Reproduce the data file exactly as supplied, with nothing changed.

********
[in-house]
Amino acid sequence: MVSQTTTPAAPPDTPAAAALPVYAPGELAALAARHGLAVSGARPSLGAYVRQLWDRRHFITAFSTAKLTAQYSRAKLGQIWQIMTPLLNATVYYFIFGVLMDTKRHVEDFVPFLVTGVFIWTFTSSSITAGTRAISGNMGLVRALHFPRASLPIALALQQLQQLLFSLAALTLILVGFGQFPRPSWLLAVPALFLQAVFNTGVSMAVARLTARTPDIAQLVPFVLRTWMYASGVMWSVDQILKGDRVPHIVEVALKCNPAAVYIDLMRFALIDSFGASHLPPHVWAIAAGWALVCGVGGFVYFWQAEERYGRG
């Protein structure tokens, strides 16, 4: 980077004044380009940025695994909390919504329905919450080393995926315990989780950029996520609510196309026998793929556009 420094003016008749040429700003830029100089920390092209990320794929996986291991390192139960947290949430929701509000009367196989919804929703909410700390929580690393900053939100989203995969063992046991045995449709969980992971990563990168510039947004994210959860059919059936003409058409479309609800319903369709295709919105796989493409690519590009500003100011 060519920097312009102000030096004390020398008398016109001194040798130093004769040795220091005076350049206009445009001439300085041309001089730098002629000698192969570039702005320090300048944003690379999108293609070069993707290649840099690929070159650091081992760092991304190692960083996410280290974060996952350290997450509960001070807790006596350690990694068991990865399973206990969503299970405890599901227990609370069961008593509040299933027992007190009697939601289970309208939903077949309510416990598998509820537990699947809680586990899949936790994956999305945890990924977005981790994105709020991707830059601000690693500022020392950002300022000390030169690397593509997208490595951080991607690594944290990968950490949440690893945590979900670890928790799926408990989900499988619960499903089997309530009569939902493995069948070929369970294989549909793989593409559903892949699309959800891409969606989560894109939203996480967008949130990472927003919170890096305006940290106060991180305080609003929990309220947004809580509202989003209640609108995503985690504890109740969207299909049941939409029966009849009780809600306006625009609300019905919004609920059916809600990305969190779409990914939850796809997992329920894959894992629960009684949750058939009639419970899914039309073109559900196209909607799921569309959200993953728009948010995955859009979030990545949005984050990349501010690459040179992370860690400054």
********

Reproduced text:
[in-house]
Amino acid sequence: MVSQTTTPAAPPDTPAAAALPVYAPGELAALAARHGLAVSGARPSLGAYVRQLWDRRHFITAFSTAKLTAQYSRAKLGQIWQIMTPLLNATVYYFIFGVLMDTKRHVEDFVPFLVTGVFIWTFTSSSITAGTRAISGNMGLVRALHFPRASLPIALALQQLQQLLFSLAALTLILVGFGQFPRPSWLLAVPALFLQAVFNTGVSMAVARLTARTPDIAQLVPFVLRTWMYASGVMWSVDQILKGDRVPHIVEVALKCNPAAVYIDLMRFALIDSFGASHLPPHVWAIAAGWALVCGVGGFVYFWQAEERYGRG
């Protein structure tokens, strides 16, 4: 980077004044380009940025695994909390919504329905919450080393995926315990989780950029996520609510196309026998793929556009 420094003016008749040429700003830029100089920390092209990320794929996986291991390192139960947290949430929701509000009367196989919804929703909410700390929580690393900053939100989203995969063992046991045995449709969980992971990563990168510039947004994210959860059919059936003409058409479309609800319903369709295709919105796989493409690519590009500003100011 060519920097312009102000030096004390020398008398016109001194040798130093004769040795220091005076350049206009445009001439300085041309001089730098002629000698192969570039702005320090300048944003690379999108293609070069993707290649840099690929070159650091081992760092991304190692960083996410280290974060996952350290997450509960001070807790006596350690990694068991990865399973206990969503299970405890599901227990609370069961008593509040299933027992007190009697939601289970309208939903077949309510416990598998509820537990699947809680586990899949936790994956999305945890990924977005981790994105709020991707830059601000690693500022020392950002300022000390030169690397593509997208490595951080991607690594944290990968950490949440690893945590979900670890928790799926408990989900499988619960499903089997309530009569939902493995069948070929369970294989549909793989593409559903892949699309959800891409969606989560894109939203996480967008949130990472927003919170890096305006940290106060991180305080609003929990309220947004809580509202989003209640609108995503985690504890109740969207299909049941939409029966009849009780809600306006625009609300019905919004609920059916809600990305969190779409990914939850796809997992329920894959894992629960009684949750058939009639419970899914039309073109559900196209909607799921569309959200993953728009948010995955859009979030990545949005984050990349501010690459040179992370860690400054």